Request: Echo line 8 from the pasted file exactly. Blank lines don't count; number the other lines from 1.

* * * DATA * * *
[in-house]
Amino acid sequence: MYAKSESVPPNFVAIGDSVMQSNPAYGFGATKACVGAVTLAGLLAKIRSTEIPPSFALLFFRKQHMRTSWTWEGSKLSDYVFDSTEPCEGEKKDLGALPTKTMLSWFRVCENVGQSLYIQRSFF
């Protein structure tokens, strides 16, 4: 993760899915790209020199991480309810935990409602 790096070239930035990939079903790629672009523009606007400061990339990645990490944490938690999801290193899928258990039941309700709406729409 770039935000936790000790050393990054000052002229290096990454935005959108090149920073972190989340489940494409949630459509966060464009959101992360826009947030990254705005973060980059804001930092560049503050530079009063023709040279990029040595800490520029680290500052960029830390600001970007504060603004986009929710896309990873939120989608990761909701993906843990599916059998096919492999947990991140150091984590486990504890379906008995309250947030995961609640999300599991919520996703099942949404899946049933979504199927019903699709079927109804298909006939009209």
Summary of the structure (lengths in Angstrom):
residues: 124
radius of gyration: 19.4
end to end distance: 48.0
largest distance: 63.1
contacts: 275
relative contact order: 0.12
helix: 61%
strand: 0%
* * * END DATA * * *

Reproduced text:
largest distance: 63.1